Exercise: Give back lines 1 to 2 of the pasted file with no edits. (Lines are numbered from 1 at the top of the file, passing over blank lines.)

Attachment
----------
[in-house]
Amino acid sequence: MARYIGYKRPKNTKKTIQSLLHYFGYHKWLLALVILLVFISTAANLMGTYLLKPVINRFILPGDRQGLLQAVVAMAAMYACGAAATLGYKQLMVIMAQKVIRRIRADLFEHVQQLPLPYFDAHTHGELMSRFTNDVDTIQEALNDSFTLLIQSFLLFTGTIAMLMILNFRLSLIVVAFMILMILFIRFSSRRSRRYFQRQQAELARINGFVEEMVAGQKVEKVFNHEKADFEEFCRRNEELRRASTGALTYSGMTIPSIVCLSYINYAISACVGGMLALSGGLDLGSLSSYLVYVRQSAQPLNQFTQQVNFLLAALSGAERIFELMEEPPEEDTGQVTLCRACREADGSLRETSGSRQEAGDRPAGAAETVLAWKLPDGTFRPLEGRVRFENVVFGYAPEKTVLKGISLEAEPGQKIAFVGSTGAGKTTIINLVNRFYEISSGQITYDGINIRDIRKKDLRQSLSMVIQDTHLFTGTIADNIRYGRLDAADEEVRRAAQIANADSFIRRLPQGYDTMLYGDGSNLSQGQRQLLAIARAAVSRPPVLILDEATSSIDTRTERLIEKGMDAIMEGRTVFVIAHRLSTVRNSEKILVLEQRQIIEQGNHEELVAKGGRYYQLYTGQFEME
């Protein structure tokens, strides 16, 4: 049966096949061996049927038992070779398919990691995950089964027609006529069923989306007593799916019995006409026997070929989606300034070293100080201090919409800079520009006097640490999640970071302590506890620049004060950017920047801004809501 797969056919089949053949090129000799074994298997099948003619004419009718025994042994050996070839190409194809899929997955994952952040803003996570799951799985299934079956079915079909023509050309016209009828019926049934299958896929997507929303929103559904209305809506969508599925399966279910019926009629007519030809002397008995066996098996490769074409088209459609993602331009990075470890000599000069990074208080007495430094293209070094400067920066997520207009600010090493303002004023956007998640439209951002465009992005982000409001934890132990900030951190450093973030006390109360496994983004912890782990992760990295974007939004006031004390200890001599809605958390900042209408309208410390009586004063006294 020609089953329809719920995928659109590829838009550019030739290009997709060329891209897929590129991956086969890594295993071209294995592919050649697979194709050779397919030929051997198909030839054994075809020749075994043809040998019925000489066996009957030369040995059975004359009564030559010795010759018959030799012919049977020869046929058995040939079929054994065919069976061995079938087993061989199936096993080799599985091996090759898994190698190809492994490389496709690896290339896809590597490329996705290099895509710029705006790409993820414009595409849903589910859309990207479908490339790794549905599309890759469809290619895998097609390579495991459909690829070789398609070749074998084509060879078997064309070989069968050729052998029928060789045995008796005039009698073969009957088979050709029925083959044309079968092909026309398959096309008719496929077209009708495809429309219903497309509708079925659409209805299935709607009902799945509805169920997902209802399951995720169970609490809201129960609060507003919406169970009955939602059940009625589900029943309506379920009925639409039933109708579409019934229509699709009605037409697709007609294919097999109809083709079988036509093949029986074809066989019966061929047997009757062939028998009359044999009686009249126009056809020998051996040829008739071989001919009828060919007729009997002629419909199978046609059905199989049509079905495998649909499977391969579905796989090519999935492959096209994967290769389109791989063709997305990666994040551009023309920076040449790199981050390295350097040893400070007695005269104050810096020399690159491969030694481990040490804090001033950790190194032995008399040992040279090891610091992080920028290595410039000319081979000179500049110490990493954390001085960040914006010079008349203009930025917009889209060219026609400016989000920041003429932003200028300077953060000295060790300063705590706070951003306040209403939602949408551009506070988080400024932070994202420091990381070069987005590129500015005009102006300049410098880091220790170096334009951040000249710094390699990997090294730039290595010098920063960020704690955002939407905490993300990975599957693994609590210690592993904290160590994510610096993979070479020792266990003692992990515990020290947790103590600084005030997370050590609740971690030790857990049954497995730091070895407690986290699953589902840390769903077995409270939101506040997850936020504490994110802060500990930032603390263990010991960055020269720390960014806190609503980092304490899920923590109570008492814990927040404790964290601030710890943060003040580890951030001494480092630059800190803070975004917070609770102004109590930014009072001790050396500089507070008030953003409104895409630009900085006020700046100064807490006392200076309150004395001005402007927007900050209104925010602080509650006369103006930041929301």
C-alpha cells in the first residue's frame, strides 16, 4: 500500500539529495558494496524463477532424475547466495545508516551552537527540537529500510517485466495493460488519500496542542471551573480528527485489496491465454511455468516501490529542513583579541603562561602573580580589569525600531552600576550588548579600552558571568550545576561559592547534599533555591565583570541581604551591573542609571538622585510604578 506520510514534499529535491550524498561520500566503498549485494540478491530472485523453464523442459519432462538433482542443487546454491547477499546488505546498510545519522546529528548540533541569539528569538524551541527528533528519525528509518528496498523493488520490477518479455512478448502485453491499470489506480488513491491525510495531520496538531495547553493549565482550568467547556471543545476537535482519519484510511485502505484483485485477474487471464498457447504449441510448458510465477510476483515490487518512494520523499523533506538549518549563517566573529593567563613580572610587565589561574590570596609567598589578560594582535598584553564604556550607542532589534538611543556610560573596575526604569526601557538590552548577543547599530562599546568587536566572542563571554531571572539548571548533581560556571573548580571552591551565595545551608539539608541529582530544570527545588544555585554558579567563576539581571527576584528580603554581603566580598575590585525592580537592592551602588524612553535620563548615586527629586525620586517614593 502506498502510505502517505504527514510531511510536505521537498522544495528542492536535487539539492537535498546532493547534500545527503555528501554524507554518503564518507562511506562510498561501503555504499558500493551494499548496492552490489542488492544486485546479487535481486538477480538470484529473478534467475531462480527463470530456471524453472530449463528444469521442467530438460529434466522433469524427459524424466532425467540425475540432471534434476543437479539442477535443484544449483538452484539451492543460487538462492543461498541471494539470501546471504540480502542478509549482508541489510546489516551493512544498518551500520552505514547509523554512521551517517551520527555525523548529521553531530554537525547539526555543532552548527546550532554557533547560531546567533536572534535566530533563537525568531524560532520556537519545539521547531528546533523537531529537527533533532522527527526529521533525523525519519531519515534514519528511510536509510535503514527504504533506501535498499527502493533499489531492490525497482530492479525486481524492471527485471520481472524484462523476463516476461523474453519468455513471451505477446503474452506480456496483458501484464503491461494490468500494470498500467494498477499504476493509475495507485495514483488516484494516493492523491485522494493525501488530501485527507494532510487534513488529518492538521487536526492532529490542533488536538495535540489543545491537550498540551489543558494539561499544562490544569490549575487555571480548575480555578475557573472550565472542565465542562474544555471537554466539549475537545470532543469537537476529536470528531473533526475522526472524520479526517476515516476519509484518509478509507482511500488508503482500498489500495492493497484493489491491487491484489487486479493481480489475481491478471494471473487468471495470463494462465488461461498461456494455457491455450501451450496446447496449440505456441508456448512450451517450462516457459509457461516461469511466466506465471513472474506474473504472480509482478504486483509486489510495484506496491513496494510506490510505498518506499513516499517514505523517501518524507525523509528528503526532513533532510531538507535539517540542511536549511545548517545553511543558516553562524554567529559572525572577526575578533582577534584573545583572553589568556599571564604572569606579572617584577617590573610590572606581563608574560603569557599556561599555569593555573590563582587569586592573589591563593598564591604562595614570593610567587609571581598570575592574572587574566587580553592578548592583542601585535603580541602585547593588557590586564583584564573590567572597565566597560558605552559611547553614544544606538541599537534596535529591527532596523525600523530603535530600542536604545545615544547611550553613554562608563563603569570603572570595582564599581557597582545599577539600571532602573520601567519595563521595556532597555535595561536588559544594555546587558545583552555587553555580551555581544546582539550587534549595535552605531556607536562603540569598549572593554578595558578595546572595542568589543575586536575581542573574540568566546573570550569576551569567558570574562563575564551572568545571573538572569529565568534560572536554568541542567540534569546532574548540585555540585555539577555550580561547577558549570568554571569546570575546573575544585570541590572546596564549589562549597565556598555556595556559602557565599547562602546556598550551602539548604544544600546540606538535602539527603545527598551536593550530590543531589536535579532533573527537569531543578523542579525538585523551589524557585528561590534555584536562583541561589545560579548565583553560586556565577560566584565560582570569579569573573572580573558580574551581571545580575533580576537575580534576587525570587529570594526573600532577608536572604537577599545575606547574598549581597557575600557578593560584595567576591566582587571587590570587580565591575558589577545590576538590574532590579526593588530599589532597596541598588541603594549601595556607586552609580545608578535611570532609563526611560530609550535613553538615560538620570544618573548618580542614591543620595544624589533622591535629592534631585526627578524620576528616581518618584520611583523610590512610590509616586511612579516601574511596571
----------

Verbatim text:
[in-house]
Amino acid sequence: MARYIGYKRPKNTKKTIQSLLHYFGYHKWLLALVILLVFISTAANLMGTYLLKPVINRFILPGDRQGLLQAVVAMAAMYACGAAATLGYKQLMVIMAQKVIRRIRADLFEHVQQLPLPYFDAHTHGELMSRFTNDVDTIQEALNDSFTLLIQSFLLFTGTIAMLMILNFRLSLIVVAFMILMILFIRFSSRRSRRYFQRQQAELARINGFVEEMVAGQKVEKVFNHEKADFEEFCRRNEELRRASTGALTYSGMTIPSIVCLSYINYAISACVGGMLALSGGLDLGSLSSYLVYVRQSAQPLNQFTQQVNFLLAALSGAERIFELMEEPPEEDTGQVTLCRACREADGSLRETSGSRQEAGDRPAGAAETVLAWKLPDGTFRPLEGRVRFENVVFGYAPEKTVLKGISLEAEPGQKIAFVGSTGAGKTTIINLVNRFYEISSGQITYDGINIRDIRKKDLRQSLSMVIQDTHLFTGTIADNIRYGRLDAADEEVRRAAQIANADSFIRRLPQGYDTMLYGDGSNLSQGQRQLLAIARAAVSRPPVLILDEATSSIDTRTERLIEKGMDAIMEGRTVFVIAHRLSTVRNSEKILVLEQRQIIEQGNHEELVAKGGRYYQLYTGQFEME